The Shooting of James Meredith by Jack Thornell

29.03.2015 |

Episode #5 of the course “Pulitzer prize-winning photos”

The Civil Rights Movement in the United States was at a peak in 1966. A Tennessee man named James Meredith had gained attention four years earlier by becoming the first black man to be integrated at the University of Mississippi. In 1966, he led a “March Against Fear” in which he planned to walk 220 miles from Memphis, Tennessee, to Jackson, Mississippi to show fellow black citizens of the south that they should not fear oppressive white social conditions. He planned to register to vote at the completion of his walk. On the second day, while being accompanied by three police cars, news photographers, a few friends, and FBI agents, a white man named Aubrey James Norvell opened fire on Meredith, shooting him three times—in the shoulder, chest, and leg as he dove to the ground for cover. He cried out, “Oh my God!” as his expression twisted with shock.

26-year-old junior AP photographer Jack Thornell had not been overjoyed when he was assigned to cover Meredith’s march. As luck would have it, one of the other reporters in the press car had stepped away from watching Meredith’s walk to purchase Coca-Colas for everyone. After the shots rang out, Thornell took one picture of Meredith on the ground before the pressmen jumped into their vehicle for safety.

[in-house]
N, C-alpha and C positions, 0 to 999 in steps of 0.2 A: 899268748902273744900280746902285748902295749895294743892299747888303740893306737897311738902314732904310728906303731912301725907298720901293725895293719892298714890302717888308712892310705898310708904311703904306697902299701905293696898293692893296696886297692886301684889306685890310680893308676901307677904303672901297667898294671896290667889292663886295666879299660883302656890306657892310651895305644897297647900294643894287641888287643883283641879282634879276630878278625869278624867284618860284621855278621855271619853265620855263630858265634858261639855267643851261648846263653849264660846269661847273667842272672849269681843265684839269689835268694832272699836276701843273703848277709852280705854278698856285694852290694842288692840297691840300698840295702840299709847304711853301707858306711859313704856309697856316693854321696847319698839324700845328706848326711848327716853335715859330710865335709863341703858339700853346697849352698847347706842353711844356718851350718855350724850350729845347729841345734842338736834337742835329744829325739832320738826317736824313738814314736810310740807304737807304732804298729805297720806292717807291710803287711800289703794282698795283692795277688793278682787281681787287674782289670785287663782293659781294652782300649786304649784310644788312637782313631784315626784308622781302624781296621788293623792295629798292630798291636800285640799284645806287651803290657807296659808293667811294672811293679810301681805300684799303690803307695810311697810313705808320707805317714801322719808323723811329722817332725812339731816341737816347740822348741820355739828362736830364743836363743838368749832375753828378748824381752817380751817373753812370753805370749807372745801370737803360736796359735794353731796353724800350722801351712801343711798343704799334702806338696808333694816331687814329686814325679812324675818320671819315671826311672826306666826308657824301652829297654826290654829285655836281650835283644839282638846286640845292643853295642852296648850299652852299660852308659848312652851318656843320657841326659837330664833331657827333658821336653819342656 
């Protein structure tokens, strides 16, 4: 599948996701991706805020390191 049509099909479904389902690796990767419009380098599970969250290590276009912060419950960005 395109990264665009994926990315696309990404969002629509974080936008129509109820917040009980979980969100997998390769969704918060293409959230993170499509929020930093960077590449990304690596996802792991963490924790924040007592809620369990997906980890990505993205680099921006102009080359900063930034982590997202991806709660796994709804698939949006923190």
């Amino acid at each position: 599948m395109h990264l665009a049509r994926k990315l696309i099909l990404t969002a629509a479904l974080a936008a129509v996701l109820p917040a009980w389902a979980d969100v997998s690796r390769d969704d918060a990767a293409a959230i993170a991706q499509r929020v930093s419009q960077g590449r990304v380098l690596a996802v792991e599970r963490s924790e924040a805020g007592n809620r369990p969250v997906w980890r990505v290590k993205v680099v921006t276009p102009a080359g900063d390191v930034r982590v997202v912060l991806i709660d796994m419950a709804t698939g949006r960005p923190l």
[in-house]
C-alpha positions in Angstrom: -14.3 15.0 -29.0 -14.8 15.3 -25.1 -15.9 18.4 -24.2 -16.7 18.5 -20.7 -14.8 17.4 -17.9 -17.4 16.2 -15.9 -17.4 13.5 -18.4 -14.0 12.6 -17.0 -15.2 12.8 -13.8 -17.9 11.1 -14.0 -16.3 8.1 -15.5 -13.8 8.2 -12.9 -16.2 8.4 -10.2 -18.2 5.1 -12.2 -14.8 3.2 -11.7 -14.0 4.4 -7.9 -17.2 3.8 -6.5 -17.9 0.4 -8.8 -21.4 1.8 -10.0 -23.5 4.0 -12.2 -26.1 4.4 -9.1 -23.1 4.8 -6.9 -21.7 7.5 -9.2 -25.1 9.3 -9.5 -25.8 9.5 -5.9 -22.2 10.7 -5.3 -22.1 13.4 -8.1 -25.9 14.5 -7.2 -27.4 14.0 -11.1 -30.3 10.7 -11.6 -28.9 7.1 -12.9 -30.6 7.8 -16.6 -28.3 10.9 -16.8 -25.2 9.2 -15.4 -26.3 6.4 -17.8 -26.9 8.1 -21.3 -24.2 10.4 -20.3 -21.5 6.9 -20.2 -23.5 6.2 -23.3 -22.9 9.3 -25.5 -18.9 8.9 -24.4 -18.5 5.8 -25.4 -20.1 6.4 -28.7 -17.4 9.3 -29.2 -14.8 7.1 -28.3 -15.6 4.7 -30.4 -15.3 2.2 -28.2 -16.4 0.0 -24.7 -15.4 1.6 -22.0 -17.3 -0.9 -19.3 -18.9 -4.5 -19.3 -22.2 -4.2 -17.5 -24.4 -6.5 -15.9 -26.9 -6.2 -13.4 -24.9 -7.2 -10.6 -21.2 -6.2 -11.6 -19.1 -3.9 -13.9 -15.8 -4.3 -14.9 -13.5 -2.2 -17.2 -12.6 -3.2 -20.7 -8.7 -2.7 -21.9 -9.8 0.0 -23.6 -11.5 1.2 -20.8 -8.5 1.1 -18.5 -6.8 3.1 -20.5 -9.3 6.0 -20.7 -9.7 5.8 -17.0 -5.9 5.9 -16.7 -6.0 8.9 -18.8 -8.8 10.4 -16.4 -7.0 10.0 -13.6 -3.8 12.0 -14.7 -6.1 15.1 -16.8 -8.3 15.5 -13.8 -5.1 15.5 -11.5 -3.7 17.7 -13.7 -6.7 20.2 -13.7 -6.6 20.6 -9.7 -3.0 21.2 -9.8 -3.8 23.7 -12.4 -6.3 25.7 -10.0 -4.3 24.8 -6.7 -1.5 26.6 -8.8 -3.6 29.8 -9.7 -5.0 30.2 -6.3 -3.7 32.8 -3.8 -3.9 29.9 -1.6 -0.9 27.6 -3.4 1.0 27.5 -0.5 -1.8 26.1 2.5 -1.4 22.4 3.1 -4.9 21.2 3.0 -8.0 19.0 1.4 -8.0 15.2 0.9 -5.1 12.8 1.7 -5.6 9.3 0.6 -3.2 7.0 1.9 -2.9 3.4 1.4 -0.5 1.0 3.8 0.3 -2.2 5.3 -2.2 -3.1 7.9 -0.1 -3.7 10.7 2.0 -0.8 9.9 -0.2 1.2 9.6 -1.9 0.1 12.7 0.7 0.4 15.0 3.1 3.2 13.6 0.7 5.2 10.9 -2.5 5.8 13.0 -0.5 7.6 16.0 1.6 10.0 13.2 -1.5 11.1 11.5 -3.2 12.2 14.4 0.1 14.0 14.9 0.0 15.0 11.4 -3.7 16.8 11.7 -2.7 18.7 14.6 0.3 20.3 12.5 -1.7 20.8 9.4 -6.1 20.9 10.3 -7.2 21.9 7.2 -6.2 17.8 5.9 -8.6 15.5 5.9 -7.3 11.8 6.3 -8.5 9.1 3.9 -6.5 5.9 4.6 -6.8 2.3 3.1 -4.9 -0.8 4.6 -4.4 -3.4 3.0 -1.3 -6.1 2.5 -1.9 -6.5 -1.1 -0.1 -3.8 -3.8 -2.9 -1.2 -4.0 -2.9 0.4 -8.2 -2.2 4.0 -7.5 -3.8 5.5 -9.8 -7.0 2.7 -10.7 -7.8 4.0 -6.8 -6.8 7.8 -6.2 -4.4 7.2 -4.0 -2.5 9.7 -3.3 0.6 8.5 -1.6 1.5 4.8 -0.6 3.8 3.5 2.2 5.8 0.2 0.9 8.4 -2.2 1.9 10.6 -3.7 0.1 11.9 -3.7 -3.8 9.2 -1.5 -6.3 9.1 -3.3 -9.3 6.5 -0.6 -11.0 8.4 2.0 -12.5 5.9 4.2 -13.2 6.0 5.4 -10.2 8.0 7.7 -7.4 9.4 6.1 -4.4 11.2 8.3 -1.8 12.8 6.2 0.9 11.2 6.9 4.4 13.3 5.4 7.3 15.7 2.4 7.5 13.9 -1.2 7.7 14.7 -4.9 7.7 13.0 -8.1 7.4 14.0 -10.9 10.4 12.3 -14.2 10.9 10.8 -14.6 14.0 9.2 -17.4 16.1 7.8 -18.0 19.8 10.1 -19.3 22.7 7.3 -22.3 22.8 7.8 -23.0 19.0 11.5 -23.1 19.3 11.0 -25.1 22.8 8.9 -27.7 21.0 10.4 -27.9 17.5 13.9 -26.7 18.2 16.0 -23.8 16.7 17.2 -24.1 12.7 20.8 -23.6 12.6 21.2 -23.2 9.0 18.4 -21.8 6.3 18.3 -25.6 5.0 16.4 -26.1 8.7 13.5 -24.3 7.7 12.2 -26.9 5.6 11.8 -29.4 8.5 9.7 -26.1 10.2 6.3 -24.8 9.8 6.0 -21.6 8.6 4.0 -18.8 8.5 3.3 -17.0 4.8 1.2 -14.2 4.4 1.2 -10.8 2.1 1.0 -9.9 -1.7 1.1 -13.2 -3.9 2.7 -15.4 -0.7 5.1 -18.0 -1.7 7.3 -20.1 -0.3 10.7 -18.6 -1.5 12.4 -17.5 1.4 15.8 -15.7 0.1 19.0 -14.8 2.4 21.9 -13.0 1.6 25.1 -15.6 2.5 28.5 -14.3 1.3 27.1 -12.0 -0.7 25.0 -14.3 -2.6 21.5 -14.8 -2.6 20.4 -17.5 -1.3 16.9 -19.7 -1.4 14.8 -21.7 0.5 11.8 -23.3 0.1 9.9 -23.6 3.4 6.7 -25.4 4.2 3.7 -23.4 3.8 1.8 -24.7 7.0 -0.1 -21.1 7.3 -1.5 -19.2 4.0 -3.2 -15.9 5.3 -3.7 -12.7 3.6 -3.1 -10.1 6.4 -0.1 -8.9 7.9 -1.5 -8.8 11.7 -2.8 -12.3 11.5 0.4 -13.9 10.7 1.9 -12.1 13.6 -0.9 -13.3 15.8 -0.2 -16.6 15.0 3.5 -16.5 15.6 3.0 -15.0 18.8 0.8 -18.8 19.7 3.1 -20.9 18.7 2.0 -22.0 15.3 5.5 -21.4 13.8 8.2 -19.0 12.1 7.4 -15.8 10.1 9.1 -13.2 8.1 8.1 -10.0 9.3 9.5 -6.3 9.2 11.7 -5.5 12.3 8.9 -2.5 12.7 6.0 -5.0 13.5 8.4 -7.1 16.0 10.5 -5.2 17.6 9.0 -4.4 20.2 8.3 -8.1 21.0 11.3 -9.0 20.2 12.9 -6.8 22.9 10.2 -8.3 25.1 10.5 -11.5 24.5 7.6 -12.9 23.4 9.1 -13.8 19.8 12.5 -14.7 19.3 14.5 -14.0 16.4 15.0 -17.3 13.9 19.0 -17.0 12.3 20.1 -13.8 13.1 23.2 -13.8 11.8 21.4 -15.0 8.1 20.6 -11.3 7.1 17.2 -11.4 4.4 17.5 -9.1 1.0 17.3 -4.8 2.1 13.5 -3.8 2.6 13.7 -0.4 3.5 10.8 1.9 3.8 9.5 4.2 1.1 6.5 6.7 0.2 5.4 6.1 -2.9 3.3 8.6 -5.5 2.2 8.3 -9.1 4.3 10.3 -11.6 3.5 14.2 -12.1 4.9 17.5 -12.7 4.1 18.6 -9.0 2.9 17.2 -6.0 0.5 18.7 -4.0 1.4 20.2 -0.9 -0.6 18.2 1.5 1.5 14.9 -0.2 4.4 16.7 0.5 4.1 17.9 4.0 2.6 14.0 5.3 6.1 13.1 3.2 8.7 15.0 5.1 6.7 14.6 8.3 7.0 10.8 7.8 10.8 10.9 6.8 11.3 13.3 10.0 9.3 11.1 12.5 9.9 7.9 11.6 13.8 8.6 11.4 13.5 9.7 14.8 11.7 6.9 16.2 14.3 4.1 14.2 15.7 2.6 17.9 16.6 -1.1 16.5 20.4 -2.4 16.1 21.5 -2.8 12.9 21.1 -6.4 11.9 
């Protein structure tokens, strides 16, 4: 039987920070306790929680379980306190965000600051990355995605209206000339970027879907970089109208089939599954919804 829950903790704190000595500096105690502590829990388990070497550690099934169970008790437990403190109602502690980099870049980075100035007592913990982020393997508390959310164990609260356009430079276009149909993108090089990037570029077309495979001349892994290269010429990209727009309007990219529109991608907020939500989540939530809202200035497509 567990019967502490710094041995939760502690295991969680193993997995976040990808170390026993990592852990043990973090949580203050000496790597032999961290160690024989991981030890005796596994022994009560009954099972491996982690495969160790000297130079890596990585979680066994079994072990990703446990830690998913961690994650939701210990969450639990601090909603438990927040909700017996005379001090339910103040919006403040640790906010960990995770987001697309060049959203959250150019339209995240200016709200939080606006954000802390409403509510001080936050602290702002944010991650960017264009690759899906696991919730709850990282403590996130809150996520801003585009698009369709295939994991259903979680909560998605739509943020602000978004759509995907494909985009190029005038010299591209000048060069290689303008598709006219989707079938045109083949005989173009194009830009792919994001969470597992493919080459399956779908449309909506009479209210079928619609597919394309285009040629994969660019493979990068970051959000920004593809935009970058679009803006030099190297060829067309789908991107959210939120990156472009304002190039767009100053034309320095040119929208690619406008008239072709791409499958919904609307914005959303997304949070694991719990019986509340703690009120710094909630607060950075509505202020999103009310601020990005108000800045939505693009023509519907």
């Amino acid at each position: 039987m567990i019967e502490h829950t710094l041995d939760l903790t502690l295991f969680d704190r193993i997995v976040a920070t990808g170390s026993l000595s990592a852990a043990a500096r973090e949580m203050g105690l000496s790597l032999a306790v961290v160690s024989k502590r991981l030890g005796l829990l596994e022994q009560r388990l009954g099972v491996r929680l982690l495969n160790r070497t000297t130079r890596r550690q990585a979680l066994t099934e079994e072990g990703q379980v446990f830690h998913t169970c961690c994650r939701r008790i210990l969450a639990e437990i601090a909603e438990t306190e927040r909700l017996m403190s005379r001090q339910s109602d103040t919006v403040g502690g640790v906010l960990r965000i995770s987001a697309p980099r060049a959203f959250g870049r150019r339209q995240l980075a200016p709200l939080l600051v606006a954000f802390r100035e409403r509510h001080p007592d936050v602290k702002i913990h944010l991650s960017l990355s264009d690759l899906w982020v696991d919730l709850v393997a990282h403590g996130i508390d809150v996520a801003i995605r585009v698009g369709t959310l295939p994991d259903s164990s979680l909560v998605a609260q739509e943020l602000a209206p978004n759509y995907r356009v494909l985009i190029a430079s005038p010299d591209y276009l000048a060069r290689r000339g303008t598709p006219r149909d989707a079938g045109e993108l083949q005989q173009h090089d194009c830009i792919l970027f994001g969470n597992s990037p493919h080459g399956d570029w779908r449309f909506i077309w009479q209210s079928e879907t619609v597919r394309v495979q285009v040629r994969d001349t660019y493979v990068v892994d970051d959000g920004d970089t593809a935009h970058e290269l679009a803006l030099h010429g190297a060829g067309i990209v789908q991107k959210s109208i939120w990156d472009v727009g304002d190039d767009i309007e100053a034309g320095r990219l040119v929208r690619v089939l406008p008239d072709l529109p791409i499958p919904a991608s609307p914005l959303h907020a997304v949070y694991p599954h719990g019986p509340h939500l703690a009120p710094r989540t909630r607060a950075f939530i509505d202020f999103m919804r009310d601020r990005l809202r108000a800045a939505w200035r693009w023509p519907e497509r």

At the hospital the following day, Meredith was visited by several prominent civil rights figures, including Dr. Martin Luther King Jr. Meredith’s injuries turned out to be superficial, and he was able to rejoin the walk for its conclusion. Thornell won the Pulitzer Prize in 1966 for his image, “The Shooting of James Meredith,” which captured the heightened emotion and turmoil of the social moment.


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